Finally, the example most likely to interest Richard III fans: Elizabeth Woodville, accused of maneuvering Edward IV into marriage by witchcraft in Titulus Regius, the parliamentary document that declared her sons illegitimate and permitted Richard to take the crown is said in this text to have achieved this result by means of witchcraft accomplished with her mother as “the publique voice and fame is thorough all this Land.” In other words, in the troubled years of Edward’s reign, when tension over favors granted to the Woodvilles promoted a factionalism threatening to the peace of the realm, which a French marriage might have prevented, everyone had already spoken of the possibility that this was the case. Elizabeth was not a villain who was accused of witchcraft to discredit her influence. Rather, the document suggests, she had engaged in witchcraft, as a consequence of which she obtained an influence over Edward that brought ruin to the country, which meant that she was a villain. Such associations would have been obvious not least because love potions were a central part of the stock in trade of witches and cunning women — sought out by people of all ranks — so that Elizabeth’s personal attractiveness to Edward could also be explained with reference to witchcraft.

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And yes — a Richard III film will have to deal with this complex of themes. How were the different types of the supernatural tied together in the fifteenth century? So the answer to my question — was Richard III really threatened by witchcraft? — is: Yes. Because everyone in the fifteenth century was. They knew they were; beliefs in such matters were not excuses for other, less polite sentiments, or the refuge of the uneducated — they were matters that constituted the nature of temporal life just as certainly as gravity does for us. And the people who mattered in England for the previous century.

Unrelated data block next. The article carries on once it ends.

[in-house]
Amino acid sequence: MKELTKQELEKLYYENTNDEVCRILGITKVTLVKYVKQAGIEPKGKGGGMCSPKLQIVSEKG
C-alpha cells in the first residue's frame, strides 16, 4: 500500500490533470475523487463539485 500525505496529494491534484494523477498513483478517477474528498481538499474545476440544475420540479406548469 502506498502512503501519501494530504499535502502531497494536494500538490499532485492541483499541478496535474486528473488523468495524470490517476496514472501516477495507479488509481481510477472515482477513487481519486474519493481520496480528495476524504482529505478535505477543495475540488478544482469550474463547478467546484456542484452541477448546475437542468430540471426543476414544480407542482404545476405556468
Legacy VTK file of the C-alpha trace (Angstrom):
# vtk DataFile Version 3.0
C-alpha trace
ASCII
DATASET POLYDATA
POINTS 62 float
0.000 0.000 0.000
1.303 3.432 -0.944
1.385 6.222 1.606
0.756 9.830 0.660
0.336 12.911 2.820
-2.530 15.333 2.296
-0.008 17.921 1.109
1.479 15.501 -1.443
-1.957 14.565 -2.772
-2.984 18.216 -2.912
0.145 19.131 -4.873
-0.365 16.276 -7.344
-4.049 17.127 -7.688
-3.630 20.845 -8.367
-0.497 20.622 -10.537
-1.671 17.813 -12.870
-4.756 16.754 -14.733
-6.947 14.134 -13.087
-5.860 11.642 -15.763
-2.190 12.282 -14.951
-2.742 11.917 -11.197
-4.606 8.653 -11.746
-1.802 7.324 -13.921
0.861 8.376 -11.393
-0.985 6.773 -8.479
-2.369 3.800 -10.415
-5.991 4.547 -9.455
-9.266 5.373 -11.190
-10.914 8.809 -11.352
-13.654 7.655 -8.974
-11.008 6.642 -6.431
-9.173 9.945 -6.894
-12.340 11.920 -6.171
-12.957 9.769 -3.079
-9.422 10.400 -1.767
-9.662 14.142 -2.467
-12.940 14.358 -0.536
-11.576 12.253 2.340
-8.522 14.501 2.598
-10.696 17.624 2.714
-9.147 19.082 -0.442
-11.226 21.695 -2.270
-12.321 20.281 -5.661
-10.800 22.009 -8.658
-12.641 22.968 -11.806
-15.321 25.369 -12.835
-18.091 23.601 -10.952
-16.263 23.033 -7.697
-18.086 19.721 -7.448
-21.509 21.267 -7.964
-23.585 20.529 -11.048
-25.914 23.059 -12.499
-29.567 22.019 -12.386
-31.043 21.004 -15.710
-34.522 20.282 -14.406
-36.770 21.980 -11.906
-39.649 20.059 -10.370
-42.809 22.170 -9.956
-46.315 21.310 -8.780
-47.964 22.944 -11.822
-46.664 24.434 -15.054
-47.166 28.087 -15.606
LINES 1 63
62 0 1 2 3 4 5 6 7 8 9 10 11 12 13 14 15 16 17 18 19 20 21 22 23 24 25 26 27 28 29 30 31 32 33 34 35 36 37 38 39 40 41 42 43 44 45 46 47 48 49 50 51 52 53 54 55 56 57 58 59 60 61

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If Richard was indeed under threat from witchcraft, the question is what he could have done about it. I’ll pick up there in a future post. I actually wanted this one to be humorous, but I got preoccupied by reading Titulus Regius. Bl–dy Internet! Now that is an interesting document. So I may go there, next. Or not. Any preferences among the readership? Anything you want to know?

16 Responses to Was Richard III really threatened by witchcraft?

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  • fitzg says:

    Please do expand on Titulus Regius. It is a fascinating and controversial document.

    As a teen, I was fascinated by Margaret Murray – “Divine King in England” “The God of the Witches” etc. No matter how practical/common-sensical we be, there is always a faint thought that maybe, perhaps, there are magical elements at work. Do you sometimes throw salt over your left shoulder? Tap wood? Avoid walking under a ladder?

    The second wife of Henry IV (one more usurper) is rather troubling. Joan of Navarre was generally accounted a very good lady. The actions of her stepson, Henry V (who might be reminiscent of the “Lion-Heart”) were not to his credit. Joan survived, fortunately.

    • servetus says:

      I think all of these stories are troubling. I teach a class on this material and students are always asking me, are you saying this was okay? No, I’m emphatically not saying that. I’m just saying that it didn’t happen for the reasons that we are inclined to think it did, and in understanding history that’s an important factor to keep in mind.

      And witchcraft accusations, it has been argued by anthropologists, are actually a symptom of a modernizing society — explaining why they became so widespread in Europe in early modernity and are exploding now in different parts of Africa.

  • CDoart says:

    Servetus, you got me really curious now, what King Richard could have done to defend himself against the omnipresent witchcraft.
    I am already curiously awaiting your further explanations!
    A film with the deep background story and witchcraft embedded, I really see that Mr. Armitage needs an extensive series, to do all the aspects about King Richard III justice.

    • servetus says:

      The whole question of how an actor can portray a reaction to a sort of belief that doesn’t exist anymore has always intrigued me.